However, Kane's understanding of debt, the economy, and national security is a bit flawed. He thinks if we're rich enough we'll somehow be safe: [President Obama] needs to redefine America’s mindset about national security away from the old defense mentality that American power derives predominantly from our military might, rather than from the strength, agility and competitiveness of our economy.Get that? Kane believes if only we earn enough money and are rich, then we won'd need a strong military.

That's not the only place Kane is confused. Consider these lines:
There will be “China hawks” who denounce any deal on Taiwan as American capitulation, but their fear of a Red China menacing Asia is anachronistic. Portraying the United States as a democratic Athens threatened by China’s autocratic Sparta makes for sensational imagery, but nothing could be further from reality.

The battle today is between competing balance sheets, and it is fought in board rooms; it is not a geopolitical struggle to militarily or ideologically “dominate” the Pacific.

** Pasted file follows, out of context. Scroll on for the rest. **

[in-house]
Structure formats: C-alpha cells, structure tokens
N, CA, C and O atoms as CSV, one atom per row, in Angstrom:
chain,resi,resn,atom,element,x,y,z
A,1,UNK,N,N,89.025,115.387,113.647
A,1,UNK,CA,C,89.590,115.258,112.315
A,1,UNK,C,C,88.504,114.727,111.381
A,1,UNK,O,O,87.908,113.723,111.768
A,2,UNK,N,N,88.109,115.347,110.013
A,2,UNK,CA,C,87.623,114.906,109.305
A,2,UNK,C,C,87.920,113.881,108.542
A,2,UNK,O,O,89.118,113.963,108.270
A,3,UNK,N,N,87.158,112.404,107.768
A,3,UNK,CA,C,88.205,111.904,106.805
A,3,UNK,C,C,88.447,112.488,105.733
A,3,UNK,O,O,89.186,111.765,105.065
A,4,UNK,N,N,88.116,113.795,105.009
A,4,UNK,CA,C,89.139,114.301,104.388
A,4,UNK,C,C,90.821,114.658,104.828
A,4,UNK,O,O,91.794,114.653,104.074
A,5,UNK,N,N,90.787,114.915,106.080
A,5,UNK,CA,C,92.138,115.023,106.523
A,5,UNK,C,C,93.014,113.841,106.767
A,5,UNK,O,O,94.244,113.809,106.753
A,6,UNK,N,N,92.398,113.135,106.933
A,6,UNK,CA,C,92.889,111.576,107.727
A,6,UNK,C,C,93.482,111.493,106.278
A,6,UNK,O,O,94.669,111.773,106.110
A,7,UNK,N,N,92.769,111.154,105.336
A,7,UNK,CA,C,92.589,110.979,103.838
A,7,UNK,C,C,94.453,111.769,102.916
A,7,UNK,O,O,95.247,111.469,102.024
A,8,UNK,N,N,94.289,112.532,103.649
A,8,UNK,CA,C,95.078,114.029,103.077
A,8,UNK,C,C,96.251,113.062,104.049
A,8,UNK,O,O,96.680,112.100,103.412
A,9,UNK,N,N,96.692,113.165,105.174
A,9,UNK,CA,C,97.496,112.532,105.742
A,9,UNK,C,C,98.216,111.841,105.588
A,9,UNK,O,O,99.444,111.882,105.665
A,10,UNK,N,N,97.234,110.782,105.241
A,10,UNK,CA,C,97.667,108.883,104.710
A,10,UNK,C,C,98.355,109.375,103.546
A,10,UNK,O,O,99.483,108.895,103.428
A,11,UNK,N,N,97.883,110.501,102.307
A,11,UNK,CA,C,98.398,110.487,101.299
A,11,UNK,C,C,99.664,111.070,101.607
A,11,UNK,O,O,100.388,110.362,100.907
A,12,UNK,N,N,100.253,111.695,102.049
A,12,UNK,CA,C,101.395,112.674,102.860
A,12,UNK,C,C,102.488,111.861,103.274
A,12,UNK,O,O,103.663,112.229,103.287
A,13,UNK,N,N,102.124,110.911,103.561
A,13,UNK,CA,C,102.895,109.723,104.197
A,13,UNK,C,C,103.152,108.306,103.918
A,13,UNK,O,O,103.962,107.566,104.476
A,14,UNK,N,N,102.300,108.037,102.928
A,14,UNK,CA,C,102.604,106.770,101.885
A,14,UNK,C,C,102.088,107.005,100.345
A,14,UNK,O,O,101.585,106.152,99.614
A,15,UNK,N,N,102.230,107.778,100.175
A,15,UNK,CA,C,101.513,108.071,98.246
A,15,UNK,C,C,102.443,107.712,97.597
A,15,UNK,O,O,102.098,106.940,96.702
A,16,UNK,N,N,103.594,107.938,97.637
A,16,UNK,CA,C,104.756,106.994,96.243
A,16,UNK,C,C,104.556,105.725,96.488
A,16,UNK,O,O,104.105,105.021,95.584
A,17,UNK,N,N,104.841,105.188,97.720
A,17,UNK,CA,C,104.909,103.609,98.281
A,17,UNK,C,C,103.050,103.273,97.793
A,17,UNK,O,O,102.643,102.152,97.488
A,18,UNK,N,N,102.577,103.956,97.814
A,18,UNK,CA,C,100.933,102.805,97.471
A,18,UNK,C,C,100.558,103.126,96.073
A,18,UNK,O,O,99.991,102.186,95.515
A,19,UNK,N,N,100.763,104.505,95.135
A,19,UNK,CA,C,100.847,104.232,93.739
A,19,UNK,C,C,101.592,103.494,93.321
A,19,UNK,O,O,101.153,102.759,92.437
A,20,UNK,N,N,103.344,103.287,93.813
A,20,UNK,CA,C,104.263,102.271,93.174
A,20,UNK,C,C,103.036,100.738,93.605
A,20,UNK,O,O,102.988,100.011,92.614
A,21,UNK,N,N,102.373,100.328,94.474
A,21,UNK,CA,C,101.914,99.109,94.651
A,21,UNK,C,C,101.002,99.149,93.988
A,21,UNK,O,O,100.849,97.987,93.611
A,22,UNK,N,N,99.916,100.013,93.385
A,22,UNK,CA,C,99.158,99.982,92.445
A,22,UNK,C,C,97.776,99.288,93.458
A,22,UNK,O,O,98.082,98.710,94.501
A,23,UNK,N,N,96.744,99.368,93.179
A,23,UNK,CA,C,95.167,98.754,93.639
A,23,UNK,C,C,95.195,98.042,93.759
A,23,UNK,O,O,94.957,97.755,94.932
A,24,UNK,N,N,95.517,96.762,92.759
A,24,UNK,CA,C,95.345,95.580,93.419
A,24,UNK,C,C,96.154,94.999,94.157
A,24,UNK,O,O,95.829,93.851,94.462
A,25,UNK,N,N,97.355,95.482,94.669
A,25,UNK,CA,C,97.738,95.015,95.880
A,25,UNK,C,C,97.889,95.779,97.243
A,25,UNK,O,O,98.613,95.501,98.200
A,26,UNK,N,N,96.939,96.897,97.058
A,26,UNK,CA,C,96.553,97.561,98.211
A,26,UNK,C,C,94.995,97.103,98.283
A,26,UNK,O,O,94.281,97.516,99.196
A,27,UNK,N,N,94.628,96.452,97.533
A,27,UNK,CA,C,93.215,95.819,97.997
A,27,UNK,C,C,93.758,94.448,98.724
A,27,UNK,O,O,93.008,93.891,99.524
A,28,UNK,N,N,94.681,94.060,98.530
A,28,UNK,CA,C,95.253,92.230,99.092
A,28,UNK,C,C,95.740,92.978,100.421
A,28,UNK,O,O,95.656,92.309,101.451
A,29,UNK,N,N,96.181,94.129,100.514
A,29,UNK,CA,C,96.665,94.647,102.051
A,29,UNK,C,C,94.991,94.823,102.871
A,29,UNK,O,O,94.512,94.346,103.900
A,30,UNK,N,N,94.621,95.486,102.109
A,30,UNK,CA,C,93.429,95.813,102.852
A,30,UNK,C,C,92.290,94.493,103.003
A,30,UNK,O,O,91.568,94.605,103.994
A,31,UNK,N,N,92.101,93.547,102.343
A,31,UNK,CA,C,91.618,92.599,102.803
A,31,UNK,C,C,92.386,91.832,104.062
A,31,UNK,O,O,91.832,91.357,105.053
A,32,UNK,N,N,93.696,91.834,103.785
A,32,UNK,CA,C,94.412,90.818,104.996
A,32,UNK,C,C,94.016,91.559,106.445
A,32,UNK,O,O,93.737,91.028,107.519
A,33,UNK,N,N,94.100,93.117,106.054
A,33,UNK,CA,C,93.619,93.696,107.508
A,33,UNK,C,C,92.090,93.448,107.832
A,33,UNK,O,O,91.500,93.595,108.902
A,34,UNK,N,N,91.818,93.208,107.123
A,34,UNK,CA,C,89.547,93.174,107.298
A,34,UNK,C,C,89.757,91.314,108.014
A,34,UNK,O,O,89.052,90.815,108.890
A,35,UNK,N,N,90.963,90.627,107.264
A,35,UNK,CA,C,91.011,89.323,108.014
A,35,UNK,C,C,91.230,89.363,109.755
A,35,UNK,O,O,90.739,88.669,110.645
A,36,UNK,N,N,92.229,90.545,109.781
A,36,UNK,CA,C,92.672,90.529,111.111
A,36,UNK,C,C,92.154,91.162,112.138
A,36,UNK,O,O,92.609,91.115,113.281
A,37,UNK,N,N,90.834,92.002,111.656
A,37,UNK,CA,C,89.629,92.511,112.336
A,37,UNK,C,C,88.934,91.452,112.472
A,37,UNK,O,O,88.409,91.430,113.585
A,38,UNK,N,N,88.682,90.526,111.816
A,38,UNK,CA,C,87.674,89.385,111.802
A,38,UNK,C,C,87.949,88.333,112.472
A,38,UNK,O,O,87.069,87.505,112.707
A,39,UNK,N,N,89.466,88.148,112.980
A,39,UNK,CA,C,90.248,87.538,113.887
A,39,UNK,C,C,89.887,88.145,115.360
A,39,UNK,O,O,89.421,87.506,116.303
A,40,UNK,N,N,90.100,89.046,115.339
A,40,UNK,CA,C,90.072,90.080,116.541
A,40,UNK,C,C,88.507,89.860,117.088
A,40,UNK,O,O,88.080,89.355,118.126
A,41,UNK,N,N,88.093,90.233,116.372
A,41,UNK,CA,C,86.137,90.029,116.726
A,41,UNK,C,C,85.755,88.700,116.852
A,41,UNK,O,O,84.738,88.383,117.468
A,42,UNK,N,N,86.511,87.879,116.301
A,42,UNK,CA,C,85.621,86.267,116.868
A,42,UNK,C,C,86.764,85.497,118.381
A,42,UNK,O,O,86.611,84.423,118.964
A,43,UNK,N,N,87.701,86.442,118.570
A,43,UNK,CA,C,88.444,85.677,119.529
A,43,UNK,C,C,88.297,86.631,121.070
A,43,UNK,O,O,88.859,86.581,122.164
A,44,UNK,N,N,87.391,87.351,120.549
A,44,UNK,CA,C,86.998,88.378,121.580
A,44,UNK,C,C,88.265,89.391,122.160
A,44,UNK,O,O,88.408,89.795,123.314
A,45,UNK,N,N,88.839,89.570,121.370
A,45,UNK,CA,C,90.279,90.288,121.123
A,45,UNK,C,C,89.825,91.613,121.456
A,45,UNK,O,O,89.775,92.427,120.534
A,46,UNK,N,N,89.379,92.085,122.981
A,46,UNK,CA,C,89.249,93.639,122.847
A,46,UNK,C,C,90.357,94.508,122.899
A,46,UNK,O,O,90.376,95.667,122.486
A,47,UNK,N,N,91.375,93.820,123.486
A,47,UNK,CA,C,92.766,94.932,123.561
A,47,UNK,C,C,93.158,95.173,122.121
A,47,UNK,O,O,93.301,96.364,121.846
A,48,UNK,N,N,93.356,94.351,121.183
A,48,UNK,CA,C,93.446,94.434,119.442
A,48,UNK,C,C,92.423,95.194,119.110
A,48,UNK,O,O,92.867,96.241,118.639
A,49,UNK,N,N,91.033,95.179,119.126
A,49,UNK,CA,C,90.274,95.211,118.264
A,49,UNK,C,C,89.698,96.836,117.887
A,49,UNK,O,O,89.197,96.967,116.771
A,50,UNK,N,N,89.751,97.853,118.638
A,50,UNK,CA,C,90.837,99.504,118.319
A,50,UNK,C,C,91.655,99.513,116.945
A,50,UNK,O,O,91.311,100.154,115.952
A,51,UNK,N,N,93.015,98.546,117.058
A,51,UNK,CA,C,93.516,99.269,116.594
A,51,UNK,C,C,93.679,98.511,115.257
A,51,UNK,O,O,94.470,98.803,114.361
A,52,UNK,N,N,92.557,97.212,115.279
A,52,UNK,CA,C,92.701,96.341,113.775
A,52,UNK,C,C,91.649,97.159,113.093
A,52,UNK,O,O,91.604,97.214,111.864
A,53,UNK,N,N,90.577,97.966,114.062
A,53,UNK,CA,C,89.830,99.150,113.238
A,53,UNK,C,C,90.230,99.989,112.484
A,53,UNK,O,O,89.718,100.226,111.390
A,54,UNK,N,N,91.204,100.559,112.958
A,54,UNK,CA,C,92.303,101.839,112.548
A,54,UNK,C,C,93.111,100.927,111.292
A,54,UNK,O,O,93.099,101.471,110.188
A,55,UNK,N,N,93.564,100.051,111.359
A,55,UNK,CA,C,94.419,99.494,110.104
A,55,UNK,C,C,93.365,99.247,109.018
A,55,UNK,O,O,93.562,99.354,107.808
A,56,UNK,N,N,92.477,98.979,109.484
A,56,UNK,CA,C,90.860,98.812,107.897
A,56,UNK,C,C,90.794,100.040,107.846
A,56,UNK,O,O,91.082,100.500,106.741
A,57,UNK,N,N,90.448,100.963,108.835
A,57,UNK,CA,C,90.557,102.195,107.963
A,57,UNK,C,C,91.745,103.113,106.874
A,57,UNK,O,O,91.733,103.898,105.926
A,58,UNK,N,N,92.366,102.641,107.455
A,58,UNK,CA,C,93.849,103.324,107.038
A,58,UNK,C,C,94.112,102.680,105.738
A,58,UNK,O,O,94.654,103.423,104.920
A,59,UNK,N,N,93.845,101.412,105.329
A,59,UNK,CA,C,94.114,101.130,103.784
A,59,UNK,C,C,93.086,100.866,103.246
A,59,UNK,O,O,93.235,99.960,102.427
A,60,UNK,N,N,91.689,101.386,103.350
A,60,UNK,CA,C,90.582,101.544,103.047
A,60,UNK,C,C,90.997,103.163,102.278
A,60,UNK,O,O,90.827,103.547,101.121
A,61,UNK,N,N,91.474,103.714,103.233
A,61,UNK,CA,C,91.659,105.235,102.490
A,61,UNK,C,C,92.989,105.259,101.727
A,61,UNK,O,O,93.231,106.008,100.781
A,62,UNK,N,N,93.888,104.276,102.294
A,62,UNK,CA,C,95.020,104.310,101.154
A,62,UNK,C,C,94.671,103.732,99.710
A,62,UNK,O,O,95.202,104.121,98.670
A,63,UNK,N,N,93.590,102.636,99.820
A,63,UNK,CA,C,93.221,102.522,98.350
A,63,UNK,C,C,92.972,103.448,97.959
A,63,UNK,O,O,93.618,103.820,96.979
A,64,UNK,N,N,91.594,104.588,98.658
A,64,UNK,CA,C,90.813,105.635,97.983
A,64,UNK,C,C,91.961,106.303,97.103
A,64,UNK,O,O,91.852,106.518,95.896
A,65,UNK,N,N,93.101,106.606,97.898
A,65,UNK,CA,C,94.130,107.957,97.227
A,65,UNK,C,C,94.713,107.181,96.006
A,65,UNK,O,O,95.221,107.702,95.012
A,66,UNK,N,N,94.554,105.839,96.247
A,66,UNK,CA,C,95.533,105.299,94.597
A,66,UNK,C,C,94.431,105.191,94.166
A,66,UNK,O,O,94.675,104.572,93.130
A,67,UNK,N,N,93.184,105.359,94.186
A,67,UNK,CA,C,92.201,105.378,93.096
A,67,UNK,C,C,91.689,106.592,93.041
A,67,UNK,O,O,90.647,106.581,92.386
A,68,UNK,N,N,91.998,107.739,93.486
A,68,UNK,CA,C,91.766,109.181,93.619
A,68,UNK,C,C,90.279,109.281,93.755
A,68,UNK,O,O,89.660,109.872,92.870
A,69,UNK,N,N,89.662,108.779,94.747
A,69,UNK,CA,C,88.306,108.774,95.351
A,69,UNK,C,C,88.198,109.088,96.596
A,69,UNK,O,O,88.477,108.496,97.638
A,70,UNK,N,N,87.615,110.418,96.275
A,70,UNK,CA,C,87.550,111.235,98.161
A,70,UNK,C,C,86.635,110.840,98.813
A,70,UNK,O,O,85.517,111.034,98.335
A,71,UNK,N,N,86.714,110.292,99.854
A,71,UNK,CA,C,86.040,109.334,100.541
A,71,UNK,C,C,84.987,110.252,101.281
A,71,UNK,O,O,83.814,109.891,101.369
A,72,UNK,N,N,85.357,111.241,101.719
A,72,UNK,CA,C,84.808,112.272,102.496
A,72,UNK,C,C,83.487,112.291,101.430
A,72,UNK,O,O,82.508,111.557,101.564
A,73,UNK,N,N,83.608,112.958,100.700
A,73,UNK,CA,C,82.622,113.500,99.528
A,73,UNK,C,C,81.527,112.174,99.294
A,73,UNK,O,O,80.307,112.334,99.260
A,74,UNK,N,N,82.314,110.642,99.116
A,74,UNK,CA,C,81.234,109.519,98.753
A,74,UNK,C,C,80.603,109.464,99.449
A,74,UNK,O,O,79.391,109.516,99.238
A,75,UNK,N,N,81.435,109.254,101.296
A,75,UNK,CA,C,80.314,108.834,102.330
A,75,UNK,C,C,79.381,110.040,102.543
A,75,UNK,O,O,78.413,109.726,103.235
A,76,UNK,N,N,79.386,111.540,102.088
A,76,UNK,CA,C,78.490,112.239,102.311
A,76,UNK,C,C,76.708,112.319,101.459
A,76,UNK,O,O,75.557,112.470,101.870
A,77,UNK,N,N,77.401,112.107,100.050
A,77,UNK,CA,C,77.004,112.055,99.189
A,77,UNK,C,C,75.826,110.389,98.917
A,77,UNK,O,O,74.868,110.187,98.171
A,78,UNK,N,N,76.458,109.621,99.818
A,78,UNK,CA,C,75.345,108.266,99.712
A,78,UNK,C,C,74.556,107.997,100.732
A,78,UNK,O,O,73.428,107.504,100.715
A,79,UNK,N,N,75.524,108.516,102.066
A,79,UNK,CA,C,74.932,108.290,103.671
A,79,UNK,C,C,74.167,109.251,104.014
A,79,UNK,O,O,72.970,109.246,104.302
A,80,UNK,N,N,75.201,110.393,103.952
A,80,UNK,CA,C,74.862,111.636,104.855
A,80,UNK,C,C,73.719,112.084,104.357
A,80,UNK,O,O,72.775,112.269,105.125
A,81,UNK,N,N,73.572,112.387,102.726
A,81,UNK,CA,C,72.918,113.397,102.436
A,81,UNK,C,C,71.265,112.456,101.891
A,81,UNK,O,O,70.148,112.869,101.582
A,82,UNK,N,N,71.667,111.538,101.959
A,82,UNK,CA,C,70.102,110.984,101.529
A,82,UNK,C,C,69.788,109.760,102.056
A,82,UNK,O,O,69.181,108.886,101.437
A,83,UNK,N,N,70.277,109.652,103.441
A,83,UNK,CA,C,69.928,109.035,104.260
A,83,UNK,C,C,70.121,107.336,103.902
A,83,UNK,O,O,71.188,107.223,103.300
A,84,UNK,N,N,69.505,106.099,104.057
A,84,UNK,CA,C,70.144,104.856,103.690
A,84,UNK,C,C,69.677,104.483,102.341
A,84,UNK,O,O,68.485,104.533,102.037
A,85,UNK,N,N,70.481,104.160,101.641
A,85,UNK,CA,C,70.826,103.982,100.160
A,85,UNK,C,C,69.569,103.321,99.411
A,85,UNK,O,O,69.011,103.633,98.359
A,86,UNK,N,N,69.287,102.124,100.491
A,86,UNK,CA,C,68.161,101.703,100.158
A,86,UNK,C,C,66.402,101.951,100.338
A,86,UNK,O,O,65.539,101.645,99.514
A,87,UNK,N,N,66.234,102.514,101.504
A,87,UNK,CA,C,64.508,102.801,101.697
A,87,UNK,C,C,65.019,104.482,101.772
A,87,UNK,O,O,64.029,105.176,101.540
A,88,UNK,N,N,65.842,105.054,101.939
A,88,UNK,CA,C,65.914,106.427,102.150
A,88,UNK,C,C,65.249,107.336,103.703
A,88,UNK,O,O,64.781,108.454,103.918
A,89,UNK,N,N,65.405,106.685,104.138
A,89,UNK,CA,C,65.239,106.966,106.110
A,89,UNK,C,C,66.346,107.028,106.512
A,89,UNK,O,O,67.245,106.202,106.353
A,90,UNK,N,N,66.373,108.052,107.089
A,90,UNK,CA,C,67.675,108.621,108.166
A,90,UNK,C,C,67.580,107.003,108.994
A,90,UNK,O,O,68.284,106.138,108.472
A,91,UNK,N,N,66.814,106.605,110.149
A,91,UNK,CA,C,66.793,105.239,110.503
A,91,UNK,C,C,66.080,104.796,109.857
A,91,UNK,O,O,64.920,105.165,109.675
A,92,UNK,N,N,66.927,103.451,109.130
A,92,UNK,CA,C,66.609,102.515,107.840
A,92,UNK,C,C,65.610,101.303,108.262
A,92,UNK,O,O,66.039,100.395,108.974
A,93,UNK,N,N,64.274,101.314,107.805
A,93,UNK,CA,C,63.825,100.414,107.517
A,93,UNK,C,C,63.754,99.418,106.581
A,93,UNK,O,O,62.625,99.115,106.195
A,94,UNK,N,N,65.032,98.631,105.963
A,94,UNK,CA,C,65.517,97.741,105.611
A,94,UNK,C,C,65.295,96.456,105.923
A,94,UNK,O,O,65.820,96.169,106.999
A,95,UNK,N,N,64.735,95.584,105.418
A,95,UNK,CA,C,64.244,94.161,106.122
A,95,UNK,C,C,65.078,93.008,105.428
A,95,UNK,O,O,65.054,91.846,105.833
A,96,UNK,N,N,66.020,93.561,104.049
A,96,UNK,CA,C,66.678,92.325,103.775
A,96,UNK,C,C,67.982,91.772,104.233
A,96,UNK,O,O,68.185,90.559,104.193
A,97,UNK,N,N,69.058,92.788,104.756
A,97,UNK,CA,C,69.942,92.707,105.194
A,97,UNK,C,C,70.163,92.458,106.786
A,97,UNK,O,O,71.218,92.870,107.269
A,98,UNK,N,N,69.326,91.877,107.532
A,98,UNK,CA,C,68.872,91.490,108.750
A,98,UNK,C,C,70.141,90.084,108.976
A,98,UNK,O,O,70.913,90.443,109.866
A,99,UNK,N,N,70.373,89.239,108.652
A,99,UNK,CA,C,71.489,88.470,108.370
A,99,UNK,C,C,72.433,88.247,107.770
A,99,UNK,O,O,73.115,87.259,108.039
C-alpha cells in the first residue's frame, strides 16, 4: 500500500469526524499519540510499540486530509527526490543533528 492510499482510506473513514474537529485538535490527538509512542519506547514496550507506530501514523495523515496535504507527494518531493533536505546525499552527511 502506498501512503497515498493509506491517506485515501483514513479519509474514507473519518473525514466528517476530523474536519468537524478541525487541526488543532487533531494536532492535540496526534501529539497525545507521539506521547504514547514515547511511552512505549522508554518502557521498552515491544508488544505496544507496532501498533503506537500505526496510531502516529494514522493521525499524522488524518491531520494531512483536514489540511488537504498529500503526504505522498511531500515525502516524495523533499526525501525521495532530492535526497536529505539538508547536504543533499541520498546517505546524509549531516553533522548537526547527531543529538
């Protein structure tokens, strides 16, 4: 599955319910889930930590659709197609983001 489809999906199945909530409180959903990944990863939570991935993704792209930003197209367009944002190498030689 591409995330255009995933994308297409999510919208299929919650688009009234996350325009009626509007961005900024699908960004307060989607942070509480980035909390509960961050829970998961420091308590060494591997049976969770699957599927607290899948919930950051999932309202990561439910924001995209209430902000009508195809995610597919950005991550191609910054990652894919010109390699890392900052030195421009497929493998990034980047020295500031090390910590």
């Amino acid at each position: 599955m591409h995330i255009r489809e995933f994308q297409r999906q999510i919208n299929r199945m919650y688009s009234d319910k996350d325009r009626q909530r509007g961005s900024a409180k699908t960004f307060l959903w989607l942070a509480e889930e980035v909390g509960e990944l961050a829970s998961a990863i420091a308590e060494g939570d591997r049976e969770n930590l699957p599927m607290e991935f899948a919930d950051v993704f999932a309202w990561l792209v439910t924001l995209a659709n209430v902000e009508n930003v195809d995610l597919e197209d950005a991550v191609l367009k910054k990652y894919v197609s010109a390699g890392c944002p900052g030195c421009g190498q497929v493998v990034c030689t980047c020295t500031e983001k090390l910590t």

Again there's something to what he's saying: China is engaged in economic and computer warfare with the US, they've openly said so. China would continue to be so if we simply served up Taiwan on a platter, but we'd lose a trading partner in the process who is not hostile to the US and its way of life.

But more importantly, he seems to think, like so many in the west, that China isn't our enemy, isn't aggressively seeking to harm the US, and does not have the slightest interest in military action or expansion. China is a brutal Communist dictatorship, with a massive surplus of men that has sworn eternal enmity to Democracy and the west. What exactly does Kane think that adds up to? Peace? Friendship?